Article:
As I write this, the lizard part of my brain is trying to predict exactly how much nasty blowback I am going to get online for what I am about to say.
Will I be called a controlling bitch on Twitter? Will someone write me an email saying I deserve to be hit for running my idiotic mouth? Will my online life be mangled and mocked by someone who thinks I should shut the fuck up? Can I ever hope to silence this vile language that is hard to avoid via still inadequate tools offered by social networks?
Which is the main sad and salient point, I guess, that can be made by anyone — especially a woman — who speaks out against online harassment and demands more action from Internet companies that benefit from all of us sharing our digital identities.
The first knee-jerk reaction of those who think completely free speech is the paramount rule of the Internet is simple: Stop whining, you stupid girl, and take it, because everyone should be able to say exactly what they want, however they want and in whatever way they want to say it.
It’s a canard of an argument, designed to turn a complex issue into a reductive black-and-white debate where no one can come to any agreement.
Still, it’s always set up this way when anyone attempts to make the more obvious point that free speech is not as free as all that in the real world, where there are numerous social repercussions for behaving in a rude, obscene and appalling manner.
Simple example: If you loudly tell a woman she deserves to be raped for speaking her mind on any subject in the public square, at a party or at work, there’s a pretty good chance you’ll get ejected from there and, at the very least, you’ll be subject to much-deserved derision and censure.
Not so on the Internet, where such talk is all too common and much too tolerated. Which is why Intel, Vox Media, Re/code and the Born This Way Foundation are coming together to co-create Hack Harassment (#hackharassment), a new, collaborative initiative to fight online harassment and provide safer, more inclusive online experiences.
To begin, we are not here to put the kibosh on fair and civil discussion on the Internet, even when it gets heated. We’re not here to tell you that you can’t have private discussions, however ugly, among you and your trollish friends. And we are also not telling you that you cannot have your own opinion.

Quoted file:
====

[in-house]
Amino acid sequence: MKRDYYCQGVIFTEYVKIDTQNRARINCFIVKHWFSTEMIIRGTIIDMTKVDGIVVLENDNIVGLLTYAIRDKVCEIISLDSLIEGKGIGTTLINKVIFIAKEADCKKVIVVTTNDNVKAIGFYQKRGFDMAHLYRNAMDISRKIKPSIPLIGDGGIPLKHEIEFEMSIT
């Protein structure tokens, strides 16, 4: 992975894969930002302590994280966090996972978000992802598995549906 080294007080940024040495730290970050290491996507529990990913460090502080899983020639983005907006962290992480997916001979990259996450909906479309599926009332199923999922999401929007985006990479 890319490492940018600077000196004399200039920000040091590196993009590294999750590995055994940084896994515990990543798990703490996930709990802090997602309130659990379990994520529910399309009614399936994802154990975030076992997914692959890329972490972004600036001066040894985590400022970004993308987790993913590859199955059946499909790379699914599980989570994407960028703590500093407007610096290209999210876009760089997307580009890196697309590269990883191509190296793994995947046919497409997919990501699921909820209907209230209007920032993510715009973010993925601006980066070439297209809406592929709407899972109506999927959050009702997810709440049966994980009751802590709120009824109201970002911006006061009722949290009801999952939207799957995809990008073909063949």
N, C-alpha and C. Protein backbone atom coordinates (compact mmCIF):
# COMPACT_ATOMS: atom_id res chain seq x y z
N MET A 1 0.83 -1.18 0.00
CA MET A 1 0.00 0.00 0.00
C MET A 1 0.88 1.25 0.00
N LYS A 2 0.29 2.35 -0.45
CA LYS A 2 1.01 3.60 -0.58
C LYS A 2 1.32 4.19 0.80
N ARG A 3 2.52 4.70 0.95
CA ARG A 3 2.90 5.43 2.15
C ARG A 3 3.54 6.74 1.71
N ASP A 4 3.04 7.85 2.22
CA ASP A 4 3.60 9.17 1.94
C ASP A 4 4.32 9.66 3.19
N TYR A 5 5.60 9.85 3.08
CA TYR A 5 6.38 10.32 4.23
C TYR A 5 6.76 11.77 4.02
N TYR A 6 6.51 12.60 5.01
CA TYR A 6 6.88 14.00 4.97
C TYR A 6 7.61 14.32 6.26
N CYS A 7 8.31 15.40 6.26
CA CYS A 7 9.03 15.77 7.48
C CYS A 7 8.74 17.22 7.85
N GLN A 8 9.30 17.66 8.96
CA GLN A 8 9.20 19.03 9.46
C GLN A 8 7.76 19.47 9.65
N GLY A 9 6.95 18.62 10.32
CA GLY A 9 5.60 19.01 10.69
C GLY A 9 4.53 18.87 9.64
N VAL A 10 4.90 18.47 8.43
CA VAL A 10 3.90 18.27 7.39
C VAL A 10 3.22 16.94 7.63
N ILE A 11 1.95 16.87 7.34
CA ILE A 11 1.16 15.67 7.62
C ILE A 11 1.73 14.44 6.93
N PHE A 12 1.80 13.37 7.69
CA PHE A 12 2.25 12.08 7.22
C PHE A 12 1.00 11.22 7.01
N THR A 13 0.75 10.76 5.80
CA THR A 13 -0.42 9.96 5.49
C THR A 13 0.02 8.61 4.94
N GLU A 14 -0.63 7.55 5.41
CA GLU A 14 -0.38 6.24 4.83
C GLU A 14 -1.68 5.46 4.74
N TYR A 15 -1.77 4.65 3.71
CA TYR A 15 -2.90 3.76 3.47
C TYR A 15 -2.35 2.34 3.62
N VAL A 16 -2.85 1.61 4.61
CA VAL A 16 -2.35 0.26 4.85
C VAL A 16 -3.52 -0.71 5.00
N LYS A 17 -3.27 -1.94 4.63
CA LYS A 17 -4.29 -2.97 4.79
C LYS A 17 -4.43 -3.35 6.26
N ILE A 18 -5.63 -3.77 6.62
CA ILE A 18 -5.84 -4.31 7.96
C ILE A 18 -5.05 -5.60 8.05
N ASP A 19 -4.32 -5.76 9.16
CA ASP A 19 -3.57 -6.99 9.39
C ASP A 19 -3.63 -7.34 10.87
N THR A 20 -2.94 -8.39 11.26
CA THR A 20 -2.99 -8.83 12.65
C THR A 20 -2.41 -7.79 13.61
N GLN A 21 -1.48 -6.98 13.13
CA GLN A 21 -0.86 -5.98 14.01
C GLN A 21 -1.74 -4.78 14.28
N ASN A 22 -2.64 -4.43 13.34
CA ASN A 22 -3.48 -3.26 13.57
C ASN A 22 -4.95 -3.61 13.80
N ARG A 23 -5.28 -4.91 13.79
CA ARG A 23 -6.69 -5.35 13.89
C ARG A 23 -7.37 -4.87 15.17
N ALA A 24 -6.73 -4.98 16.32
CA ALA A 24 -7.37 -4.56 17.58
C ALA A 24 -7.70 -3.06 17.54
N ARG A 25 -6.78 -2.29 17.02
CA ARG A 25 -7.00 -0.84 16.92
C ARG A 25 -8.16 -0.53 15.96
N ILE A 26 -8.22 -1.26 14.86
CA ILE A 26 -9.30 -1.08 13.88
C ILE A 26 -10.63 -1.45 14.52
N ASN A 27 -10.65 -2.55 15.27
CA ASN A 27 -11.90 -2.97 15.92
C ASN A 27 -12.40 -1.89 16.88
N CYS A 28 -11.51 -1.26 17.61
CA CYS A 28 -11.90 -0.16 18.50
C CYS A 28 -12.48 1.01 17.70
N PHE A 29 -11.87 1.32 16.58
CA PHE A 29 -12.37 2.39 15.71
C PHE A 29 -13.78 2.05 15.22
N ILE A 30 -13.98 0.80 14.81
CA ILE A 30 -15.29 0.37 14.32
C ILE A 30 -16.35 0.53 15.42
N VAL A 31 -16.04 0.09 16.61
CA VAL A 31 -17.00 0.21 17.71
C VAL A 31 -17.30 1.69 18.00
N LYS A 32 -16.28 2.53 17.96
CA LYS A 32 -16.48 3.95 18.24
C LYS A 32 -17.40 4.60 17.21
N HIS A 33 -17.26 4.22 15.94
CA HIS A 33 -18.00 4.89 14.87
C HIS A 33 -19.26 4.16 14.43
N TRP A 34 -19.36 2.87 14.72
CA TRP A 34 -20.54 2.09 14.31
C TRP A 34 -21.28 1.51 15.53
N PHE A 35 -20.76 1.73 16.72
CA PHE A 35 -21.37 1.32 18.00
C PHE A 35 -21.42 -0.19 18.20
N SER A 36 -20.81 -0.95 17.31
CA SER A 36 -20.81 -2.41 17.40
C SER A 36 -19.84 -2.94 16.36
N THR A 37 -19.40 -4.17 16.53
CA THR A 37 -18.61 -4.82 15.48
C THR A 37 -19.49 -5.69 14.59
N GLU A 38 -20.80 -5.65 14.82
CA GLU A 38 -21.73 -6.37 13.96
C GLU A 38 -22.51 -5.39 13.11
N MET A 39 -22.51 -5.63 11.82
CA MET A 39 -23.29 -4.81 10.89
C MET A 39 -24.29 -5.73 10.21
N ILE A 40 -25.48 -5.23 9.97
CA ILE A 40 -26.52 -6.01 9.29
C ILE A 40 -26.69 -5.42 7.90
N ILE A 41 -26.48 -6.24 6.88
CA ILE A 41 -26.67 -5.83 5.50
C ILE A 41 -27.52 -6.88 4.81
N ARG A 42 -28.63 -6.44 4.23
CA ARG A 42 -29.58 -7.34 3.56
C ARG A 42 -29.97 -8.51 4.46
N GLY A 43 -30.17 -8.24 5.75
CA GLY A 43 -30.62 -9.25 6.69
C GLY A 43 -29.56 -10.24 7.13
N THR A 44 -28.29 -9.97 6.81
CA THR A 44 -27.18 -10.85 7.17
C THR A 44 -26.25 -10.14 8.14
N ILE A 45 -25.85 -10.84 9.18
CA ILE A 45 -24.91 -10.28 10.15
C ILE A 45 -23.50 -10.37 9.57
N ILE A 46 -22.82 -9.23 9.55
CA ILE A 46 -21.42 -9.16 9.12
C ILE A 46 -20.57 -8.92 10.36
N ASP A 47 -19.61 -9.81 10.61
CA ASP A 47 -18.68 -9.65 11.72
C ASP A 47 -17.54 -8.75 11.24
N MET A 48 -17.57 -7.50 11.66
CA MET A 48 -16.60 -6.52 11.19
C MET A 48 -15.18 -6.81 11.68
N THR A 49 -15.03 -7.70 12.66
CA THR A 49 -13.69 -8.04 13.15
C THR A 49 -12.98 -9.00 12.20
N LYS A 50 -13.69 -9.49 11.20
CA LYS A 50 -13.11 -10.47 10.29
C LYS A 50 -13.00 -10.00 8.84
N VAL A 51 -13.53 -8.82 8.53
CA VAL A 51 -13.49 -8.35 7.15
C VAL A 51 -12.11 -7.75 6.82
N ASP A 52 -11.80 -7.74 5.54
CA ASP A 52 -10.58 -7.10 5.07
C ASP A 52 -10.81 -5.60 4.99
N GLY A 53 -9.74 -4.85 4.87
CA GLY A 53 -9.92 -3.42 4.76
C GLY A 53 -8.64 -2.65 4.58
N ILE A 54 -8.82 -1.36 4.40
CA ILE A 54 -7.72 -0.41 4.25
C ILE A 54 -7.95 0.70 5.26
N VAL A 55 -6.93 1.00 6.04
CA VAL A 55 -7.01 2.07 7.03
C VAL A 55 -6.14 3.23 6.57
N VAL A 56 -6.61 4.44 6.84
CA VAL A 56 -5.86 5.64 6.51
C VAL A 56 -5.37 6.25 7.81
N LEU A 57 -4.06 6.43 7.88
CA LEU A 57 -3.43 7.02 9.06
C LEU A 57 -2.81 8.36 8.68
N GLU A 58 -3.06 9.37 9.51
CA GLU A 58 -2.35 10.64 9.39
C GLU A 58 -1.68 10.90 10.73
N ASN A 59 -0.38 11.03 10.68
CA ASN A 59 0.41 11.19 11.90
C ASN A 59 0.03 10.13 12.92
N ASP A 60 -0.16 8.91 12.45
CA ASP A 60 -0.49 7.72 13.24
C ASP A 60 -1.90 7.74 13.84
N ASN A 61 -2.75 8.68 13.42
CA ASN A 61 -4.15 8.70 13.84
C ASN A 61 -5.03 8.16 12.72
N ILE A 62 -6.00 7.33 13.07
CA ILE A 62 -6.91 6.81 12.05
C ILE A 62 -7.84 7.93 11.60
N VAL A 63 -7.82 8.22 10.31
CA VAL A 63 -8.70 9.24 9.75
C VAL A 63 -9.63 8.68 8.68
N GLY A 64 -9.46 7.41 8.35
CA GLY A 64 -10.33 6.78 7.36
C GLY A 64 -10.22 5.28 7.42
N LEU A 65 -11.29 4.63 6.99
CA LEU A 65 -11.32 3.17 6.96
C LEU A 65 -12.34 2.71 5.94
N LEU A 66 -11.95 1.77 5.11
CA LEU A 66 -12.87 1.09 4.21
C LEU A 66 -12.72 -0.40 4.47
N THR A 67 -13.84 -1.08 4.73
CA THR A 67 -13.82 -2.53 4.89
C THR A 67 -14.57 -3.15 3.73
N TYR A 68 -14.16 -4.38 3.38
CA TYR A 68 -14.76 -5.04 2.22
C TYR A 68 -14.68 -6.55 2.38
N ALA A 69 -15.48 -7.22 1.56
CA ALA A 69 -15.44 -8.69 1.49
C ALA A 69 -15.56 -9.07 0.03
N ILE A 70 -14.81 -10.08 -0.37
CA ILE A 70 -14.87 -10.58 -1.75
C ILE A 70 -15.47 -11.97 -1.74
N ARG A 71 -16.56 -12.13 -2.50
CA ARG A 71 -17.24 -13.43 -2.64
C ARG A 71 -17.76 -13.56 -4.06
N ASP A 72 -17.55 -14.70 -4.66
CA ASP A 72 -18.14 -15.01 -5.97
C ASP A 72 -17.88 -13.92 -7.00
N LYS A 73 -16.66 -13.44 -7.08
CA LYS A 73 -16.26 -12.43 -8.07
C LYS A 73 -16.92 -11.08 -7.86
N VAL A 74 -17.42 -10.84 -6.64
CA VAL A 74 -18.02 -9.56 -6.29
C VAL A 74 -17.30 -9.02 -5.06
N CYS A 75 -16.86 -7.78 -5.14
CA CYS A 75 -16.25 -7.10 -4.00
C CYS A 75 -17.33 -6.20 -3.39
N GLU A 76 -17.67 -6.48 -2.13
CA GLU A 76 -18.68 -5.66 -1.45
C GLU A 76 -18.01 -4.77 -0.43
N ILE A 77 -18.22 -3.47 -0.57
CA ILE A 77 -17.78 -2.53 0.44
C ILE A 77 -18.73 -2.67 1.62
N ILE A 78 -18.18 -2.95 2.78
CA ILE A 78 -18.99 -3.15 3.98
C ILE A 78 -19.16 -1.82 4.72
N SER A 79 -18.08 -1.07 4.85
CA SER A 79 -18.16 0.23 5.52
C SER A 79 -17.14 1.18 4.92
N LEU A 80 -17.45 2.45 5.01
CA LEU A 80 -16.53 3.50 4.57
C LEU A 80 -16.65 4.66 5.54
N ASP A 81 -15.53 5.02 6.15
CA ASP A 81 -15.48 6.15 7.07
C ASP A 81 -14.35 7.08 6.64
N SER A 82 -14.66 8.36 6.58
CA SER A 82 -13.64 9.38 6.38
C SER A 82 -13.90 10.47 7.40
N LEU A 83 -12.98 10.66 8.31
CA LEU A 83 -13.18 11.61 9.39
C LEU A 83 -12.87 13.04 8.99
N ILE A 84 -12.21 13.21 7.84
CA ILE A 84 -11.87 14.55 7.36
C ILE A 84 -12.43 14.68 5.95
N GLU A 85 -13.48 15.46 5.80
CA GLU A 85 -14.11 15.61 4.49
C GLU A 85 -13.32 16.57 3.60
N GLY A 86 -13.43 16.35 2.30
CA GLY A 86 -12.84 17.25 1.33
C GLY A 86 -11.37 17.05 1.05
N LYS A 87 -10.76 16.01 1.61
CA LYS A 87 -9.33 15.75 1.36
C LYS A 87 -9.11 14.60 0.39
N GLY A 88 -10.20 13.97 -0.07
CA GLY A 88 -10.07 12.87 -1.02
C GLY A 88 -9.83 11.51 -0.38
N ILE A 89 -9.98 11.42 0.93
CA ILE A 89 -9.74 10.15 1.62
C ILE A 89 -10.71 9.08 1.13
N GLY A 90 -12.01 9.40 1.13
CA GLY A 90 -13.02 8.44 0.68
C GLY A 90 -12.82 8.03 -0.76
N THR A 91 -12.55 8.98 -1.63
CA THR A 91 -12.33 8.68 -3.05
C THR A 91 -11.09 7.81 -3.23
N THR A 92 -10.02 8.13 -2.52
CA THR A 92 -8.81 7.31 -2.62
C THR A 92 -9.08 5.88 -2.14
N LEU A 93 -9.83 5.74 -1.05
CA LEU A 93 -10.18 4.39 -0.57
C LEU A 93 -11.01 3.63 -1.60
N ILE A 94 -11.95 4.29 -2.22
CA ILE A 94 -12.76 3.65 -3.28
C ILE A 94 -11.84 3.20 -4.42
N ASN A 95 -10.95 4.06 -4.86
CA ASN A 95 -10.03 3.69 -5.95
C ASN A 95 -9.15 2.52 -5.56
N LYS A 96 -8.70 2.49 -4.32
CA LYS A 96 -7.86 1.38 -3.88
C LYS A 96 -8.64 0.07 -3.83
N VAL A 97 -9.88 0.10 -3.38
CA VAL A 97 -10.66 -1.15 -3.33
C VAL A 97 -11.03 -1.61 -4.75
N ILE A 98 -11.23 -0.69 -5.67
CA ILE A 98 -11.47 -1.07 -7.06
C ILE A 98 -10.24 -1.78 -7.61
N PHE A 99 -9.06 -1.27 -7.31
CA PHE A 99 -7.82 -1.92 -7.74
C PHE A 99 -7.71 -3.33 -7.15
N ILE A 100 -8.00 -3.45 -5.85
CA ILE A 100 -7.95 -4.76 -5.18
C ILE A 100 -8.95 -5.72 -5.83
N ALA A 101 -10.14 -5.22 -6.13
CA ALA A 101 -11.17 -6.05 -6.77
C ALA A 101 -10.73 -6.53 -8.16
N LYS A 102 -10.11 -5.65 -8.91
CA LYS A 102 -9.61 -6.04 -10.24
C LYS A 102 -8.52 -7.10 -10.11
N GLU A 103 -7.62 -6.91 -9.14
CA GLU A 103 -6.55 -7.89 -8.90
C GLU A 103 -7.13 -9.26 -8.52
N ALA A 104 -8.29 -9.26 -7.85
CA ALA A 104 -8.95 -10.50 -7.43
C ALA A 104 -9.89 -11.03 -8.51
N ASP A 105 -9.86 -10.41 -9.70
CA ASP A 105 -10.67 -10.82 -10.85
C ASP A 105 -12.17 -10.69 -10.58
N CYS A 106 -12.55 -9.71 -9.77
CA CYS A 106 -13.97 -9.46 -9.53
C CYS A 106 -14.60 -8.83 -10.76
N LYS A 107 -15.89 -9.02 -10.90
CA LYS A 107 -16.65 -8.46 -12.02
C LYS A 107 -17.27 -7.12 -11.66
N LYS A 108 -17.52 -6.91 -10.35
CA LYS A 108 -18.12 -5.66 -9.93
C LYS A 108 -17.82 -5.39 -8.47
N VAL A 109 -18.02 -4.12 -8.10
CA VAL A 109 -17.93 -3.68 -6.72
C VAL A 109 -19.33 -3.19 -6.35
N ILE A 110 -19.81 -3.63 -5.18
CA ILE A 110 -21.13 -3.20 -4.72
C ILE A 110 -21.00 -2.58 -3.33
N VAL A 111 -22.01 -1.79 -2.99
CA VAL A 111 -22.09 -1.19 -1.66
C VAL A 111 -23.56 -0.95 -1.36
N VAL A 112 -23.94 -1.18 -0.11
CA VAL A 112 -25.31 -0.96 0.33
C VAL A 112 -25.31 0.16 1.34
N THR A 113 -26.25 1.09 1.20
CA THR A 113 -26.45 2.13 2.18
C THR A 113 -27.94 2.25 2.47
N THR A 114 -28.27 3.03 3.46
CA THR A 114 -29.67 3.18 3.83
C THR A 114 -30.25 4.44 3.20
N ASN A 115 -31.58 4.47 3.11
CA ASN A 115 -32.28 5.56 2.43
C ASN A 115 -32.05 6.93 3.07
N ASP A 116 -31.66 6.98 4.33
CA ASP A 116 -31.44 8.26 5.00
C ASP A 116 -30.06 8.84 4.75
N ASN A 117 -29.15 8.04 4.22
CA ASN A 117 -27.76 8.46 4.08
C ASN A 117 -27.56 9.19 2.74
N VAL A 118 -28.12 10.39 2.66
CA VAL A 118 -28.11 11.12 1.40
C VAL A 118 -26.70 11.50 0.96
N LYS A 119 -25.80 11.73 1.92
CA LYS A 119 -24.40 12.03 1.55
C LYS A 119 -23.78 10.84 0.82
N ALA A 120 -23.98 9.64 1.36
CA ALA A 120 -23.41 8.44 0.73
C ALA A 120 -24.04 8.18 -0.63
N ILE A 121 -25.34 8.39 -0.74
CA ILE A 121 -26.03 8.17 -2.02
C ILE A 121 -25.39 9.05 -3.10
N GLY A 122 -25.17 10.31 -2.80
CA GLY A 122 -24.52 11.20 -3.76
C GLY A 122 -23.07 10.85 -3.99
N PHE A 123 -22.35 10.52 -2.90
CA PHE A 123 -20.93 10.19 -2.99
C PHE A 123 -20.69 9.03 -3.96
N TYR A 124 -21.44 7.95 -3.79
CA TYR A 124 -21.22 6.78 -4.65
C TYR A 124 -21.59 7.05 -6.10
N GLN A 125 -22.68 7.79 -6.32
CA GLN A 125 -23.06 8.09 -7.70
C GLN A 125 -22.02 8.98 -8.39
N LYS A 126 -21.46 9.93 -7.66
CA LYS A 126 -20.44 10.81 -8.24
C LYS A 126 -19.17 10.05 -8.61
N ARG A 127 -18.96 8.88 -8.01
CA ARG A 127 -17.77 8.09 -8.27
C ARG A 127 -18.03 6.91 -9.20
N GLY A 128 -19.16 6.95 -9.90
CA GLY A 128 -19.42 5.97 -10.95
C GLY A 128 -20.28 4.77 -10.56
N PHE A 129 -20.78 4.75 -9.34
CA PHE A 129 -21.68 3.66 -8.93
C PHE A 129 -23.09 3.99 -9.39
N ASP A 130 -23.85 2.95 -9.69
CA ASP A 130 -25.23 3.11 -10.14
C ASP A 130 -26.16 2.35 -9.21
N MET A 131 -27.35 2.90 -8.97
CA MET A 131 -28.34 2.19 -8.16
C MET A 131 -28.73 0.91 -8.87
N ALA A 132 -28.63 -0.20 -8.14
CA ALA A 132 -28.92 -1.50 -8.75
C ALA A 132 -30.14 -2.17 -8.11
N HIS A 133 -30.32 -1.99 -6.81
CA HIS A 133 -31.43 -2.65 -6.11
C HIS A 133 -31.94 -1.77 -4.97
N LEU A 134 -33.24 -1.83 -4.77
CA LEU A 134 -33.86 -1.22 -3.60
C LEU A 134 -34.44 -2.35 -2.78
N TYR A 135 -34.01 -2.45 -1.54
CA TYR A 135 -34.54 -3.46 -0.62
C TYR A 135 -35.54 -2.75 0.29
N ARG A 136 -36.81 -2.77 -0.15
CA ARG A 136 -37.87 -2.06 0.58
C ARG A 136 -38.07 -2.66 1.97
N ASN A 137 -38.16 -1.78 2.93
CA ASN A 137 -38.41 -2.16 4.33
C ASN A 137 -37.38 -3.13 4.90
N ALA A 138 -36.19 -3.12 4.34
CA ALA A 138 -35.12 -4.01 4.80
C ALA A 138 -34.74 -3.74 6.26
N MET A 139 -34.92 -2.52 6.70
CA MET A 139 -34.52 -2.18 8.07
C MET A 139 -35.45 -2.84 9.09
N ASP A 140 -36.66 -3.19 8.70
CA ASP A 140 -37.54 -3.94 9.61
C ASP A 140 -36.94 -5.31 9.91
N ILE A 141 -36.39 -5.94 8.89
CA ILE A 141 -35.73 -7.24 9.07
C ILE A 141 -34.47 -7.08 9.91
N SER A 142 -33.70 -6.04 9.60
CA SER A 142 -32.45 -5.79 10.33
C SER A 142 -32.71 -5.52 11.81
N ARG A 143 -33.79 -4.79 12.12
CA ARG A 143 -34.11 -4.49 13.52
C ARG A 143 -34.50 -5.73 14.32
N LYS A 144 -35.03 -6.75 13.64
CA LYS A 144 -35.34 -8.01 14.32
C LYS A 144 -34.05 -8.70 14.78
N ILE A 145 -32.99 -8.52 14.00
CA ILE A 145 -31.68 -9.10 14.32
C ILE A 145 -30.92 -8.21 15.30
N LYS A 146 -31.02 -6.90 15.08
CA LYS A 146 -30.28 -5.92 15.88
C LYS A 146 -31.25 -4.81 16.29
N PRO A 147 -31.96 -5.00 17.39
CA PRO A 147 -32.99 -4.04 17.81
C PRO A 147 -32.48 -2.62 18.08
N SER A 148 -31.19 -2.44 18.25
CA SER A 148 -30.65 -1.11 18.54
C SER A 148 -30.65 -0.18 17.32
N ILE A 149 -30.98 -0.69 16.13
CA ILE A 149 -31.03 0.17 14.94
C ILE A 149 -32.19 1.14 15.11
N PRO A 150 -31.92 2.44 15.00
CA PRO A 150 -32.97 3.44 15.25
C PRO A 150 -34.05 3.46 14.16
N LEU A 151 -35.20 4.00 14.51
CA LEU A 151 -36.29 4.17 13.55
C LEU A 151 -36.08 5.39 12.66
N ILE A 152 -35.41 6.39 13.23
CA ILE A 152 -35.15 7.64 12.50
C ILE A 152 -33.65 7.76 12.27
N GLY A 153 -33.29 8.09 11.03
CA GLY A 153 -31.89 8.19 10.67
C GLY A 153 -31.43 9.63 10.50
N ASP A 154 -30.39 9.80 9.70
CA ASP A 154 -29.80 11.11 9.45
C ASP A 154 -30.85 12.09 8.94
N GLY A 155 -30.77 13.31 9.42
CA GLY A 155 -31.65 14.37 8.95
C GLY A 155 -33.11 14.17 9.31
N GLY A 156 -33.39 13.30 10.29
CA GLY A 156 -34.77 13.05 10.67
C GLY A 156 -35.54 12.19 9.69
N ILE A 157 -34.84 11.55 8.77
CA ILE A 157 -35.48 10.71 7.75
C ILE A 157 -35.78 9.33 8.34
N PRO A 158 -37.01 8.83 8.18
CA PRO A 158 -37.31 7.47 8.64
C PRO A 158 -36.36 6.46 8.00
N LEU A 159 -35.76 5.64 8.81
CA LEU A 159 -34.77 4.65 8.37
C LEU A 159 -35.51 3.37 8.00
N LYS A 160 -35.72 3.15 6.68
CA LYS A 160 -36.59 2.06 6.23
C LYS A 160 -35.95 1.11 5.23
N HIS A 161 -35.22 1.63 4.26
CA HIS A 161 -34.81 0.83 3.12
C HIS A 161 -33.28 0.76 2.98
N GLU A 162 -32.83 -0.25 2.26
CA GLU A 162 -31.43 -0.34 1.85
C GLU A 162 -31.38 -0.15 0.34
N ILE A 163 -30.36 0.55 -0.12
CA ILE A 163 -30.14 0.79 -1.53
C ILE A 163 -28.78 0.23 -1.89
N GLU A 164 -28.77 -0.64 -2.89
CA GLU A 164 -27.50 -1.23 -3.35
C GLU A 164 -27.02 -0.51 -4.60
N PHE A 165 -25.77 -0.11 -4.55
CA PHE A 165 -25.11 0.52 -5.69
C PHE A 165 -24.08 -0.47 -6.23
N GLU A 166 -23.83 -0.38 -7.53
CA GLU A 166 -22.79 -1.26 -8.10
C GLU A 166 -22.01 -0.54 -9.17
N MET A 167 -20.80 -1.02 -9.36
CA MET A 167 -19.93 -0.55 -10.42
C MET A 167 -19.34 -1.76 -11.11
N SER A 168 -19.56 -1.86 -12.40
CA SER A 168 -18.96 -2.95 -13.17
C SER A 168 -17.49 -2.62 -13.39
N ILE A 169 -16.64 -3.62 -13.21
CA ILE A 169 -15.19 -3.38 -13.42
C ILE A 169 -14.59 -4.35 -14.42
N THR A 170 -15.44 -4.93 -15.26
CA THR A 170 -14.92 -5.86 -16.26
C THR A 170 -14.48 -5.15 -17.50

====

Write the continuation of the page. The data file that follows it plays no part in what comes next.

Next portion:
What we are doing is putting a bright hot spotlight on the impact of hate speech. And what an impact it has, both on individuals and on society:
- Eighty-four percent of technology professionals believe there is real-life risk and emotional impact for the person being harassed online — most commonly a damaging impact on the victim’s reputation (75 percent) and the potential to influence self-harm (66 percent).
- More than six in 10 technology professionals think that the tech industry is not doing enough to prevent online harassment.
- More than eight in 10 technology professionals agree that the tech industry needs to do more to prevent online harassment.
- More than 80 percent of tech professionals agree that taking actions to prevent online harassment could be effective.
In terms of possible deterrents and solutions, 75 percent of technology professionals believe a universal code of online conduct would help curb harassment, 51 percent believe that blocking IP addresses of known harassers would be very effective and 47 percent believe building more tools into sites to allow users to block or report content would be very effective.
To be clear, we don’t have all the answers, and it’s not even clear there are lasting solutions to the darkness and rage that consumes some people and prompts them to spew this cruel bile. That’s why whatever we do, it will never be enough.
So we will start small, hosting a series of hackathons through Hack Harassment later this year. These hackathons will be online and in-person sessions that are participatory in design, outcome-driven and community-led. The goal is not just one of awareness but to also increase accountability, advance anti-harassment technology solutions and effect positive change.
As I noted in the press release, the Internet may be a digital environment, but it is made up of very real people and, unfortunately, sometimes very real threats. That’s why it will take a solution-oriented approach with a variety of stakeholders to make the impact that’s needed to stop the kind of online harassment that too many suffer on a daily basis.
On Re/code, we are committing ourselves to increase our coverage of this pernicious issue, as well as keeping a scorecard of companies on how they deal with it to protect their users. In addition, we will share findings, recommendations and progress from Hack Harassment at our annual Code conference, taking place May 31 to June 2.
As I said, it is a tiny step and certainly not enough. But leaders of the tech industry need to make it clear that they support a medium that loves speech and supports dissent, but does not tolerate hate.
For those who need an infographic on the issue, here you go:
This article originally appeared on Recode.net.